On December 31, 2021, the White House issued a proclamation declaring January 2022 as National Human Trafficking Prevention Month. The proclamation highlights the importance of the federal government approach in the fight against human trafficking, and refers to the recently released National Plan to Combat Human Trafficking. The proclamation acknowledges how human trafficking disproportionately impacts communities that have been historically underserved and excluded, including 2SLGBTQIA+ individuals, communities of color, women and girls, and individuals migrating to the United States. The Administration also states that anti-trafficking efforts must always be connected to our broader efforts to advance equity and justice across our society. Here is the link to the proclamation.

 Read full proclamation

Related Resources:

Trafficking: Trauma & Trauma-Informed Collaboration & Advocacy, 2018

Building from what trafficking survivors have taught us, this webinar discusses how to identify survivors, how past experience of help-seeking can influence current attempts, and the importance of trauma-informed care at different points of contact with survivors such as raids, arrest, and at shelters.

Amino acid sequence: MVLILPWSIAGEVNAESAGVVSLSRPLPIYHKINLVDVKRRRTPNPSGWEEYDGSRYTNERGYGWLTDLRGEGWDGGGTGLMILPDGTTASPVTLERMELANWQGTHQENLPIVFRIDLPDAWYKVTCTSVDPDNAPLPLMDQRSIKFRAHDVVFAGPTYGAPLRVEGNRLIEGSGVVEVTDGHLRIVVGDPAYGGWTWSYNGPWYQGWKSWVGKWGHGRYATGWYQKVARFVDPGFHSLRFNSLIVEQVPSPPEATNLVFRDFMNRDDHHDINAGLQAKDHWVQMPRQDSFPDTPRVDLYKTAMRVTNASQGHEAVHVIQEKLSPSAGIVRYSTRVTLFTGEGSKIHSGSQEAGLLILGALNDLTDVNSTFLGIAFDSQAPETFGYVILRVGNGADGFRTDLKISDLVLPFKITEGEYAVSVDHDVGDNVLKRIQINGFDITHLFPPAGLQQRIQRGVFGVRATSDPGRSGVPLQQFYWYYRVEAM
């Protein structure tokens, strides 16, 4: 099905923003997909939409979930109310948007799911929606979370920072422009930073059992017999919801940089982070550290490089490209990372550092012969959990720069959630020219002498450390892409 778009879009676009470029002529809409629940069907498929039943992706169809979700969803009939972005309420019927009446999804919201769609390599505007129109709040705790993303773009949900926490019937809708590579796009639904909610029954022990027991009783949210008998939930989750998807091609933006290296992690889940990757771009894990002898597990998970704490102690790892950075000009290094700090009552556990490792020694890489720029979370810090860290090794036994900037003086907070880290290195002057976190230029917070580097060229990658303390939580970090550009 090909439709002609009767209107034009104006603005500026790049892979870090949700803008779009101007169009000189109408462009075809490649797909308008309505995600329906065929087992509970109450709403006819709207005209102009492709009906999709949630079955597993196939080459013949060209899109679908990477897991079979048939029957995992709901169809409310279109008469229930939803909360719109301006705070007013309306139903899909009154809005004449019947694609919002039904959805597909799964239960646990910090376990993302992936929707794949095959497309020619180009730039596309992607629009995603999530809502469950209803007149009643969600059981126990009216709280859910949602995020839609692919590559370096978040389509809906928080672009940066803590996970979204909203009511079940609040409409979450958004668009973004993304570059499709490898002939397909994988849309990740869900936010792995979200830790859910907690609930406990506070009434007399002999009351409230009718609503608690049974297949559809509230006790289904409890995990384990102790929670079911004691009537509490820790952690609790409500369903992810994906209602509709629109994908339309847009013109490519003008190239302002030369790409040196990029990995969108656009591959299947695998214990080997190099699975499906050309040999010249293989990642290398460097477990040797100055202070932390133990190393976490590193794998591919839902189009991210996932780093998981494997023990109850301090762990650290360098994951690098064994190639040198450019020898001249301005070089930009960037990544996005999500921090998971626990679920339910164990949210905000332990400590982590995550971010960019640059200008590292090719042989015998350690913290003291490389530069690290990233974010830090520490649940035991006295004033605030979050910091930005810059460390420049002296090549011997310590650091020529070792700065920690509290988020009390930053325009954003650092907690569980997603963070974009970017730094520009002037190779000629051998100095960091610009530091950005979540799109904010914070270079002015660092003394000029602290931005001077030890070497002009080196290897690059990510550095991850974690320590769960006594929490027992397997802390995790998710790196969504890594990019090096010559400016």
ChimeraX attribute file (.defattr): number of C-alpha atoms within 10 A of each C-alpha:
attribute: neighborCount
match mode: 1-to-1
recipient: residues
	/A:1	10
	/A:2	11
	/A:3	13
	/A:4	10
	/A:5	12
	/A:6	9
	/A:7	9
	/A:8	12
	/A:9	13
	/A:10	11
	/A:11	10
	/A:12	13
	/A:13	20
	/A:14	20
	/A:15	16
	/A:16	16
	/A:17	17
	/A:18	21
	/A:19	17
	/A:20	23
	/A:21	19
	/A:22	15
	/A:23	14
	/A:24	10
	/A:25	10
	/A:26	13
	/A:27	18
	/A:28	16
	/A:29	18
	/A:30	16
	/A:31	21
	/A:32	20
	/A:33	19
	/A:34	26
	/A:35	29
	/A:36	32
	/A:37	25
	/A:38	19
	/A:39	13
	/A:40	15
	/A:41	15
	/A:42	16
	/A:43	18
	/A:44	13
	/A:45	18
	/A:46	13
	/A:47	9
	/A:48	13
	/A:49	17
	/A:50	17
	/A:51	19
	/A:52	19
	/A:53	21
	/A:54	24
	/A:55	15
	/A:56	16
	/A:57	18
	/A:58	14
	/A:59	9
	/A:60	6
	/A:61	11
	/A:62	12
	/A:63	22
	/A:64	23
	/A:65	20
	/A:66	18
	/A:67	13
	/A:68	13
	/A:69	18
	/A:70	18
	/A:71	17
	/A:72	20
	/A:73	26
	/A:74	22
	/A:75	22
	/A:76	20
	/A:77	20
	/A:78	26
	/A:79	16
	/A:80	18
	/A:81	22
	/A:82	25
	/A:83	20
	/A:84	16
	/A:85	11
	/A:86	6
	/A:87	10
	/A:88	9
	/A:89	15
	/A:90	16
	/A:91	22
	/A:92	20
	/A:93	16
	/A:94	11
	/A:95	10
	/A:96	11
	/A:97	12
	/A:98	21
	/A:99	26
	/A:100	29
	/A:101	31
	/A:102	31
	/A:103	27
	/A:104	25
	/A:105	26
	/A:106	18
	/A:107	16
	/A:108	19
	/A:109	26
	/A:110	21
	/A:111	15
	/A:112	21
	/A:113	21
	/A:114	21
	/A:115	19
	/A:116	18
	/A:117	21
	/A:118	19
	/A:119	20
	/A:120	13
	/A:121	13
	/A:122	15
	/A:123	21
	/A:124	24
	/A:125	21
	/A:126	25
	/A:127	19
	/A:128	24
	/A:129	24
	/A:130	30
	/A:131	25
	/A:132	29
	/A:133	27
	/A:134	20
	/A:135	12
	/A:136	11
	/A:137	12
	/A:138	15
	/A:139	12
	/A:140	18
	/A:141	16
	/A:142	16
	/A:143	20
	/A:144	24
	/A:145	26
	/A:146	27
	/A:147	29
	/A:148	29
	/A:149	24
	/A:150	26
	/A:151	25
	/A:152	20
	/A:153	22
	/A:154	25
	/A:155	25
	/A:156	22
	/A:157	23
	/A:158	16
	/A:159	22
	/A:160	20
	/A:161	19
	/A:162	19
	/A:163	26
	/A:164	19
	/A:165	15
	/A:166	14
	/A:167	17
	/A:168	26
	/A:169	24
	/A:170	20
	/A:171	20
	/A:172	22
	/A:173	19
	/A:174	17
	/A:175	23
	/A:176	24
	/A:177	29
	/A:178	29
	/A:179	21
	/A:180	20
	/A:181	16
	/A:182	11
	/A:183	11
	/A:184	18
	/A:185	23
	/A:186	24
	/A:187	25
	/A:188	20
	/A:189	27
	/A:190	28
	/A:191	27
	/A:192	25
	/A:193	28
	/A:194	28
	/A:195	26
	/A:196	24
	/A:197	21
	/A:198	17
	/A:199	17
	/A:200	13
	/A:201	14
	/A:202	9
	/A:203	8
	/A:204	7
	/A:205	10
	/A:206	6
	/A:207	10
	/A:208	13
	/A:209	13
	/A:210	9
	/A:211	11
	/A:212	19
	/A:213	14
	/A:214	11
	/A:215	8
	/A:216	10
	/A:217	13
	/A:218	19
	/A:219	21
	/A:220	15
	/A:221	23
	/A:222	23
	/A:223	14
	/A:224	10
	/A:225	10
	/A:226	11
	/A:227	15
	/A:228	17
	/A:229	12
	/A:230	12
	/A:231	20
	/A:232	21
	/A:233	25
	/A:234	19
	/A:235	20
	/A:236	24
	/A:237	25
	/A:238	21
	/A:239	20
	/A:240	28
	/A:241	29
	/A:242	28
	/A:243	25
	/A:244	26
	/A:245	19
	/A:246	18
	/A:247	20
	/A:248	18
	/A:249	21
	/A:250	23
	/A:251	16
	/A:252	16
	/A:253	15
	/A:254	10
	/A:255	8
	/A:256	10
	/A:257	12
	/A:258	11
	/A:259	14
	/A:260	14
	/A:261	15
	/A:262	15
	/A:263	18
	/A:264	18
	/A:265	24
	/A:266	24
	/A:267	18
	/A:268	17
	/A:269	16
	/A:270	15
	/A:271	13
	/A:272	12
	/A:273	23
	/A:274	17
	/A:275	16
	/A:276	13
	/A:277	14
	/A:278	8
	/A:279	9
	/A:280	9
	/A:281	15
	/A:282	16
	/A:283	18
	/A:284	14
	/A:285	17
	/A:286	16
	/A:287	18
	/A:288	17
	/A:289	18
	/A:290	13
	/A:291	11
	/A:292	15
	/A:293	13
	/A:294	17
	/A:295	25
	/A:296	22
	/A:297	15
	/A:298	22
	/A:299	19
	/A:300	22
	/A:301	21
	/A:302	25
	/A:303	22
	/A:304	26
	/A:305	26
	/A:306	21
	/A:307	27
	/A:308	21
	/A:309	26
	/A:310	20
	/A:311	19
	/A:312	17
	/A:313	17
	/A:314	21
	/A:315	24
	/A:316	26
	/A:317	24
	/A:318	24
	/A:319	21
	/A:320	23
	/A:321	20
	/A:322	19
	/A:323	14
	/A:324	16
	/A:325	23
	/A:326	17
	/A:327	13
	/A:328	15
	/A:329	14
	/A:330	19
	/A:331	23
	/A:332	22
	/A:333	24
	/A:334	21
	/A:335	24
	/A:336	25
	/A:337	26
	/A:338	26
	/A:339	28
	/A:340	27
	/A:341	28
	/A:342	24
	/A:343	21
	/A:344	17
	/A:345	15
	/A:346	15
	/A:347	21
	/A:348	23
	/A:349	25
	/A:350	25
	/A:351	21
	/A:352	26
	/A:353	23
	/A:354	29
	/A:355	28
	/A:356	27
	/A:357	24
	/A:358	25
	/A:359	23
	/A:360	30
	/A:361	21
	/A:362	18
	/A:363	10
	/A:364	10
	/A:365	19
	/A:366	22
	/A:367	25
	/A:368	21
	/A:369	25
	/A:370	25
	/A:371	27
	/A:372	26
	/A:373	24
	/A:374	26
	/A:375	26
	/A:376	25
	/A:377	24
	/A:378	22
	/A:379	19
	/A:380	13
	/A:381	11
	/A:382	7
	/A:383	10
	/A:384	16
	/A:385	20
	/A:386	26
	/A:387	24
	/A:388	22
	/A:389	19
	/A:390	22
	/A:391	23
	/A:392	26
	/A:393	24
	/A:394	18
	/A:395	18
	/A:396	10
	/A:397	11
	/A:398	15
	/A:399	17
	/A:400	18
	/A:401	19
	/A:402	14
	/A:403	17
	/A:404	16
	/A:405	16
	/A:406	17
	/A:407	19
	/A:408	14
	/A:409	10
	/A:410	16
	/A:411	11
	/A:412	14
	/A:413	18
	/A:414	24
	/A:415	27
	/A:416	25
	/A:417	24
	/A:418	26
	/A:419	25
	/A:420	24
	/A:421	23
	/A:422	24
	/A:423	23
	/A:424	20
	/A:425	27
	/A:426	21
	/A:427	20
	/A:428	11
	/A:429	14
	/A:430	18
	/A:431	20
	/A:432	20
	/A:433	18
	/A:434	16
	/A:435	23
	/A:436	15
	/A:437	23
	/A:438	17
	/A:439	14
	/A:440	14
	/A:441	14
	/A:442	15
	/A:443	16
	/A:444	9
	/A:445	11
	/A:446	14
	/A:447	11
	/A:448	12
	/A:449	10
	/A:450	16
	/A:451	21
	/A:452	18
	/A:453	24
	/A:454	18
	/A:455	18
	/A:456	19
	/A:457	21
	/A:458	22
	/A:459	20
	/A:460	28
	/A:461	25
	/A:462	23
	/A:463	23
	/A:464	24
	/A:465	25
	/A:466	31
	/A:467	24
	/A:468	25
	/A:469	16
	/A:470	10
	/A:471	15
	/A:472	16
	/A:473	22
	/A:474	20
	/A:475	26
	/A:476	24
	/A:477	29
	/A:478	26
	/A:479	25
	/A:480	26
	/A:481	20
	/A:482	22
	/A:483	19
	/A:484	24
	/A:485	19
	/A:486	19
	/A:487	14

Considerations and Recommendations on Trauma-Informed Advocacy for Trafficking Survivors, 2017

This TA Brief addresses the complexity of advocacy for adult and minor survivors of trafficking. Topics include: Definitions, Analysis/Root Causes, Trauma-Informed Advocacy, Endangerment & Confidentiality, and Considerations & Recommendations at Points of Contact — raids, arrest, custody and release, legal processes, shelters, and health and mental health systems.

Webinars on Survivor-Centered, Trauma-Informed Advocacy for Trafficking Survivors

a. Advocacy & Services for Trafficking Survivors, 2014: A comprehensive overview of sex and labor trafficking – actions/means/purposes, data, root causes, traumas and oppressions, help-seeking, legal remedies, cross-systems trauma-informed collaboration.

b. Supporting Domestic Trafficking Survivors, 2015: Two national experts, Tina Frundt and Elisabeth Corey, lay the foundations for understanding domestic minor sex trafficking, followed by the traumatic impacts of victimization and operationalizing trauma-informed responses within new and existing advocacy structures and partnerships.

c. The Culture of Family-Controlled Trafficking, 2016: Elisabeth Corey reaches into her story to teach us about the traffickers, the enablers, and the family on the outside and inside that operate family-controlled trafficking; and how survivors can be helped.